Some critics questioned Campbell's commitment to military service that he made when he accepted a free West Point education.
"The whole idea of the being in the Army I absolutely love, and I want to stay in," he said.
"I can't wait to do a deployment down the road. But the idea of trying to pursue the dream that I've been pursuing for so long and was taken away from me once but I never gave up on it ... well, I can't say never did. There were times when I did."
Gregg Campbell, Caleb's father, said his middle son was heartbroken by the military's decision. But as anyone in Perryton will attest, those three Campbell boys are tough.
Jacob became a professional bull rider and suffered a broken back. Jeremy's right leg was amputated when he was 15 months old, yet he was named all-district in football, basketball and track at Perryton High. He won two gold medals in the 2008 Beijing Paralympics.
"Being in the military, they taught [Caleb] respect," said Gregg Campbell, who is in oil-field sales. "Respect and honor."
Caleb Campbell wasn't highly sought by the most high-profile college football programs in Texas and nearby Oklahoma, and he took a recruiting trip to West Point by himself.
"He called back and said, I signed,'" Gregg Campbell said. "He was so impressed with it. He liked how the organization was."
A cadet is free to leave West Point without a substantial financial obligation during the first two years, and Campbell could have transferred to a school with a better football program. Army's coach then, Bobby Ross, told him of the new policy that would affect NFL draftees. That helped convince him to stay.
"And because I wanted a chance to graduate from a prestigious academy," Campbell said. "My friends were there, and I definitely liked the idea of serving."
Chris Samples has been in the radio business in Perryton for 15 years, announced the football games when Campbell played, and has often visited with him since.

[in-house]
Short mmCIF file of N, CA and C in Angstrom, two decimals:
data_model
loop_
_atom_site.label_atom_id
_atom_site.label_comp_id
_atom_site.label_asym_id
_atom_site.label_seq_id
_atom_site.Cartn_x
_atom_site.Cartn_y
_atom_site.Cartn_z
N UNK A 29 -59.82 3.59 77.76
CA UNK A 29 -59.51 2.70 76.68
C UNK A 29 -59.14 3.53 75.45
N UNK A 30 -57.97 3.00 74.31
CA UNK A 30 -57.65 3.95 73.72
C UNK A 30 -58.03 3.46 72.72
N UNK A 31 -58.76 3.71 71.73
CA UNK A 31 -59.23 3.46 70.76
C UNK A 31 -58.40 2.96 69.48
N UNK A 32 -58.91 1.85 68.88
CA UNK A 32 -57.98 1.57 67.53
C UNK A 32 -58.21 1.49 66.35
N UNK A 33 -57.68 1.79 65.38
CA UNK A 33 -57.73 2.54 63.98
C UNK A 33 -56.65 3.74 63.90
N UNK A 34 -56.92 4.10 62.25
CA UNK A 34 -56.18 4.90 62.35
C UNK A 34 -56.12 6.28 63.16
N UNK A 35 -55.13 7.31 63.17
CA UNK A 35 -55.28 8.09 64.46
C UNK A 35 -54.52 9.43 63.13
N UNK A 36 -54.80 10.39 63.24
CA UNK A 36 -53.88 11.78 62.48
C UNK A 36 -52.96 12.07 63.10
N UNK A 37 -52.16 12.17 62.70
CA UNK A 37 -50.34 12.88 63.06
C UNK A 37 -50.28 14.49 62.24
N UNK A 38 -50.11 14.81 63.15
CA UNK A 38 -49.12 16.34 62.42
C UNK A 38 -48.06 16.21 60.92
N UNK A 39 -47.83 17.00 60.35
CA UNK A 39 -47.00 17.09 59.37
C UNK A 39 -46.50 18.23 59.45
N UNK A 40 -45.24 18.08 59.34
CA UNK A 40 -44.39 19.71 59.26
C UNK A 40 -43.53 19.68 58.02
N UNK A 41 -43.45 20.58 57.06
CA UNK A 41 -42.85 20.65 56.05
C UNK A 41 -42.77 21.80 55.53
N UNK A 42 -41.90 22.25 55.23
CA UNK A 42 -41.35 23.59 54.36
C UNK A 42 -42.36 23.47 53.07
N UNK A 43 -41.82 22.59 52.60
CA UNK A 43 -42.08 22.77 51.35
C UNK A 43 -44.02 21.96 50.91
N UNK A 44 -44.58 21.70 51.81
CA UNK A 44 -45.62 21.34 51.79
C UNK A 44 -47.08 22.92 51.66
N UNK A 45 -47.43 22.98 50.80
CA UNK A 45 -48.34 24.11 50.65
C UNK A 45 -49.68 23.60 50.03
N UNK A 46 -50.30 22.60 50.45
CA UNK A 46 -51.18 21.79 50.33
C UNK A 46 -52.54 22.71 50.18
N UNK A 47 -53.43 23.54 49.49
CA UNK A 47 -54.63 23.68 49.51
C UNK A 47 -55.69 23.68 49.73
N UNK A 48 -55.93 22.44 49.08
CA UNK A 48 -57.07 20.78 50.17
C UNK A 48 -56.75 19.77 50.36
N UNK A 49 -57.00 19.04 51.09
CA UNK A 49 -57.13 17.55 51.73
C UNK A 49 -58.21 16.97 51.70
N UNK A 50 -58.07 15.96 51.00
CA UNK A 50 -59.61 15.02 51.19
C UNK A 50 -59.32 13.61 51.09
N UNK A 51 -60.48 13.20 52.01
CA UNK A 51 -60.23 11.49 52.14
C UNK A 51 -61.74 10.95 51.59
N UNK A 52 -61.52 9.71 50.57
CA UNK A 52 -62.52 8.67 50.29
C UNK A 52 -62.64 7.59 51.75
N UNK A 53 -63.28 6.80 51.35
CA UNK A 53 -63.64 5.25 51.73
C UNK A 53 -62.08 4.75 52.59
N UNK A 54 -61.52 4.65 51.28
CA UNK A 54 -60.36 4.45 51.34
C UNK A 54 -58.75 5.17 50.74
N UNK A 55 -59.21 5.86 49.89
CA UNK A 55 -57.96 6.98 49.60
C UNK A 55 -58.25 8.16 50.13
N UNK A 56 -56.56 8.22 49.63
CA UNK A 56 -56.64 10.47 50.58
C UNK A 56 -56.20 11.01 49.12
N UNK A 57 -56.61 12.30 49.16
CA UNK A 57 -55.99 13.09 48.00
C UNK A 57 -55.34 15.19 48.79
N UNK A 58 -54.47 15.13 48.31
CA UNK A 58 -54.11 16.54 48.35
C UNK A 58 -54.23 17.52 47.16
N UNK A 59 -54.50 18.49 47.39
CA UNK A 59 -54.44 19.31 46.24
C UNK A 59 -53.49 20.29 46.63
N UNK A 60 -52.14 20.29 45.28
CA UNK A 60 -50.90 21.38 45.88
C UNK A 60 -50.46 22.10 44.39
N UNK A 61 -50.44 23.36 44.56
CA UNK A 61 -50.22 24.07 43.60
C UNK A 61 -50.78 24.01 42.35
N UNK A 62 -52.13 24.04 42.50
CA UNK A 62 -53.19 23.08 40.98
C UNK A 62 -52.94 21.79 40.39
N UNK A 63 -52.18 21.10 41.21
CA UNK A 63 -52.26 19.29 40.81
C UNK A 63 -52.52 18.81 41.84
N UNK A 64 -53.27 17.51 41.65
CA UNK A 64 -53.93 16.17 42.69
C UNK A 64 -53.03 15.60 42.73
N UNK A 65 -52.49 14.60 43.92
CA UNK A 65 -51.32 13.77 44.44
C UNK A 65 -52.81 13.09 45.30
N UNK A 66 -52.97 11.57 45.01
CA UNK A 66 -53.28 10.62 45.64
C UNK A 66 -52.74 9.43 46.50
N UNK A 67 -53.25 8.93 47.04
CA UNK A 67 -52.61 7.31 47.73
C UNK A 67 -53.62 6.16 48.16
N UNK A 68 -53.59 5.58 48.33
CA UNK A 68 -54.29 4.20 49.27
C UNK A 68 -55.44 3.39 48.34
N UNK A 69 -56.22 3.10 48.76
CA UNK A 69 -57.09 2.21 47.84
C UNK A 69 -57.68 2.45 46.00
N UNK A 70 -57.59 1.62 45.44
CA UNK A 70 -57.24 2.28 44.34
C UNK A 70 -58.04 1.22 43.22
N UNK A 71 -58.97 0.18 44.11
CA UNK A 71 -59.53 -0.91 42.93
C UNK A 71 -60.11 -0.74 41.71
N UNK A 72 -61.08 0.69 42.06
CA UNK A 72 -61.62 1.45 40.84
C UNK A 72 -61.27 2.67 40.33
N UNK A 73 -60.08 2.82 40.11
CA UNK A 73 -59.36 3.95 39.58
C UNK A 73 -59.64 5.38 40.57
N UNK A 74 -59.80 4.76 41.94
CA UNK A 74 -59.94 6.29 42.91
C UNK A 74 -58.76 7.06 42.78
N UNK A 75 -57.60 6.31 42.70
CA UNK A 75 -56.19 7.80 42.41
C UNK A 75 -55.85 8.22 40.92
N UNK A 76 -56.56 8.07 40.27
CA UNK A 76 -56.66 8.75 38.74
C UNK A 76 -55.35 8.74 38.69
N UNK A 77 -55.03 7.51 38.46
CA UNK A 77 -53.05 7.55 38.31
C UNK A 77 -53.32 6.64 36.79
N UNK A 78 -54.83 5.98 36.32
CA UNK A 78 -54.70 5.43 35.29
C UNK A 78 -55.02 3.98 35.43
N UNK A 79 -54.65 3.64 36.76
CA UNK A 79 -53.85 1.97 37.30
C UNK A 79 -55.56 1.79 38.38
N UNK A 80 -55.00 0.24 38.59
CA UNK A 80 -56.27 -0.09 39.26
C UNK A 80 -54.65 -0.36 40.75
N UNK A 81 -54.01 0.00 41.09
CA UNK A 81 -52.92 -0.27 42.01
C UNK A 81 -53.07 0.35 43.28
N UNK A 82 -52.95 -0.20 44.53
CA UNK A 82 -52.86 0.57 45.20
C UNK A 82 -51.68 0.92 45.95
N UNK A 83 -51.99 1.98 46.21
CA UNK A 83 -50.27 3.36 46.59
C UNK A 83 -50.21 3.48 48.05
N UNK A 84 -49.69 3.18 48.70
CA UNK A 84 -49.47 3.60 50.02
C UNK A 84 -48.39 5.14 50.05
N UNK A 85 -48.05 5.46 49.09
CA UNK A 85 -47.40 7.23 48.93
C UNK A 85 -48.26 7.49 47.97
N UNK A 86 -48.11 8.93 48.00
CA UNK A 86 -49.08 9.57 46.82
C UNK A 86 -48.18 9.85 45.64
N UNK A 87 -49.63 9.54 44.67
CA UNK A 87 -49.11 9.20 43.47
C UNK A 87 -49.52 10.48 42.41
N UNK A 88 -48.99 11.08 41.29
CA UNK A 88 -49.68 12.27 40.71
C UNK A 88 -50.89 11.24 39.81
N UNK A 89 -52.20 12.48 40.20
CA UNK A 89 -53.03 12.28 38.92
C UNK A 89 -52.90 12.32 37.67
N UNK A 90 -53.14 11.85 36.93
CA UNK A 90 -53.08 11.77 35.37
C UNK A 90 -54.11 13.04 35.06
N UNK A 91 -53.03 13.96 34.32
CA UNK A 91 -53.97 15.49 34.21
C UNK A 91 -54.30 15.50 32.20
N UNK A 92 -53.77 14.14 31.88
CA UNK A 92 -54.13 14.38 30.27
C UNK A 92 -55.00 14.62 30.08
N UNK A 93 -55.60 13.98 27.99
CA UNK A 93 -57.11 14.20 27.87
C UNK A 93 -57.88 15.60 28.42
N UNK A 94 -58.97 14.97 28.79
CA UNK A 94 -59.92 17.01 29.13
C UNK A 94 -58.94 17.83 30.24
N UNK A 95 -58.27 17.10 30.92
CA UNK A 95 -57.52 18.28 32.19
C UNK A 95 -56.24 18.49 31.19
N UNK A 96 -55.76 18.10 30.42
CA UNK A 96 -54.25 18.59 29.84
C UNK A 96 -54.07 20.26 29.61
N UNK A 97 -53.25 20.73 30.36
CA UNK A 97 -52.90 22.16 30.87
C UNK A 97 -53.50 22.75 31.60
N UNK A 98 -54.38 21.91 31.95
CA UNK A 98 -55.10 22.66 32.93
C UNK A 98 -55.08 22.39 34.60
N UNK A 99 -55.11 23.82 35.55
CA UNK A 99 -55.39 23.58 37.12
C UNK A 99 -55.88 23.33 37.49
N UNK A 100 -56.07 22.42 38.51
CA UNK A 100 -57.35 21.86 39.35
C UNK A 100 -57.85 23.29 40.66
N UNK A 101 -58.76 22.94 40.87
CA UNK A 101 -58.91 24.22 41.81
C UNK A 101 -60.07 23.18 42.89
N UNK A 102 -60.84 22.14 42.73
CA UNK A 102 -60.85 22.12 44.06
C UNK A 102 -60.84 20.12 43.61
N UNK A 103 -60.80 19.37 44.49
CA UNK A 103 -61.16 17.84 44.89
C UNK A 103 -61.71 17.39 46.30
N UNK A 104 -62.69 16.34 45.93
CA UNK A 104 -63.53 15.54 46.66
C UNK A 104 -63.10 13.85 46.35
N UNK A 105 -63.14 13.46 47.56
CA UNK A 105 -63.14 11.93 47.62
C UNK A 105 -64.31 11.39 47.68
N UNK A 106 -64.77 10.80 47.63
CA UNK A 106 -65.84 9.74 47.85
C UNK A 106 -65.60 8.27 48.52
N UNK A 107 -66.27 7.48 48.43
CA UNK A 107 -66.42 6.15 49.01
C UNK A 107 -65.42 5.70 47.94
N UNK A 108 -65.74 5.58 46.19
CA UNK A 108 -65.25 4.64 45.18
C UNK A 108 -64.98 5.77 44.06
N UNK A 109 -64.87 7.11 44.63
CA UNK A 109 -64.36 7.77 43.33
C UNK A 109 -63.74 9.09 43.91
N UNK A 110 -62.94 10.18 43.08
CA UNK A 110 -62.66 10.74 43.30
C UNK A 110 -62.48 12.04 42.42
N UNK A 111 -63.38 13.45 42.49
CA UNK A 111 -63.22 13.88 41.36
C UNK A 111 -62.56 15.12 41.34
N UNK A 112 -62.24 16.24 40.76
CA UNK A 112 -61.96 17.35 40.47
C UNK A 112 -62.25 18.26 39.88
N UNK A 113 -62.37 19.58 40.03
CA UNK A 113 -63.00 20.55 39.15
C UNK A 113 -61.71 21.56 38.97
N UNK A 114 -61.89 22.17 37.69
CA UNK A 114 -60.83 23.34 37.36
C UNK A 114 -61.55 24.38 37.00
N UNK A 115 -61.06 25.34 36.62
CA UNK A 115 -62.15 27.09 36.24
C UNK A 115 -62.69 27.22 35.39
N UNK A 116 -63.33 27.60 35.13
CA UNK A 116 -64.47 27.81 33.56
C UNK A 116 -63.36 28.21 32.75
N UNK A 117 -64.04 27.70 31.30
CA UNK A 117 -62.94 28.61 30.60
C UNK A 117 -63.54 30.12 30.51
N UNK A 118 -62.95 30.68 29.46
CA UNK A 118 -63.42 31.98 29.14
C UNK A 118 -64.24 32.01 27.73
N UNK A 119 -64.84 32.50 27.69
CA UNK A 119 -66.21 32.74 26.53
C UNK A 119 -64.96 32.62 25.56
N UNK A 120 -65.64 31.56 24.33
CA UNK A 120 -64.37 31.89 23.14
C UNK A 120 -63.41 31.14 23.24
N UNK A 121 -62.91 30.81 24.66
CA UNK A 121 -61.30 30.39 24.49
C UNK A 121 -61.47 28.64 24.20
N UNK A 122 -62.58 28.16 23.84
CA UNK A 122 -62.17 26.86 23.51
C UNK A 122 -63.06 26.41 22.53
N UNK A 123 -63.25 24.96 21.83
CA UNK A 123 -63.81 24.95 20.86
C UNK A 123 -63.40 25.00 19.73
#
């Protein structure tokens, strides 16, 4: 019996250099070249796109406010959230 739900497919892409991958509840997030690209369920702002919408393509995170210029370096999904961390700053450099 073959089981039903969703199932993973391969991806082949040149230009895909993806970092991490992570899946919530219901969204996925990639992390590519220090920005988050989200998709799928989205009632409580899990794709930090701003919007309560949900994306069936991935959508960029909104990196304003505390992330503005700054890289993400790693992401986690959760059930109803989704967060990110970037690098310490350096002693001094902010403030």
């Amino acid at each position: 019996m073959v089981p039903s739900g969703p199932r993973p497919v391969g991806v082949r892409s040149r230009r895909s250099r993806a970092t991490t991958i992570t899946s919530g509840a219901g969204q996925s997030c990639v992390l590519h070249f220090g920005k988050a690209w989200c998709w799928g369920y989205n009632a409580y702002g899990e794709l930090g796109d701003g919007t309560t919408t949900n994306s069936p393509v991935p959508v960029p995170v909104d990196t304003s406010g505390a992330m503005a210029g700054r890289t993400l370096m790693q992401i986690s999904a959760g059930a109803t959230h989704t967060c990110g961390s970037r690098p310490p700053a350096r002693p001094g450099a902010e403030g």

"He's told me recently the delay, Army's wrench in the whole deal, has made him a better man," Samples said. "Brought him back to the roots of his faith."
Said Campbell: "It's been tough the last two years, doing my Army commitment and then at the end of the day or early in the day, knowing I have to work out at a level that will allow me to compete with the greatest athletes in the world. It's been a real fight mentally, physically and spiritually to continue to have faith through this whole process."
Before Campbell, the most recent draftee from West Point was quarterback Ronnie McAda, who like Campbell had to serve two years in the Army before getting an extended NFL tryout. Selected with the final pick of the 1997 draft by the Green Bay Packers, McAda had brief training camp stints with the Packers and later the Denver Broncos. In between, McAda played in NFL Europe. After the Broncos cut him in 2001, McAda -- who had battled shoulder injuries -- retired.
The most recent Army product to appear in an NFL game was tight end Ron Leshinski, who played one game for the 1999 Philadelphia Eagles after serving two years of his active commitment.
Campbell, 25, said he's bigger, faster and stronger than he was two years ago. He weighed 222 pounds then; he weighs 236 pounds now.
"More explosive," he said. "My knees feel good, and I've got some change of direction going on. They had to have seen something to have offered me a contract."
Campbell usually reports for physical training at 5 a.m. at Fort Sill. But on Thursday, he only needed to get up in time to be in Oklahoma City to catch an 11 a.m. nonstop flight. But wake-up on Friday came at 4:45.
"I've got a lot of nerves to fight through," Campbell said. "Going to camp with Ndamukong Suh and some fantastic athletes and to know I'm going to be playing with them."
Jeff Miller is a freelance writer in Texas and can be reached at email@example.com
10mOhm Youngmisuk and Rich Cimini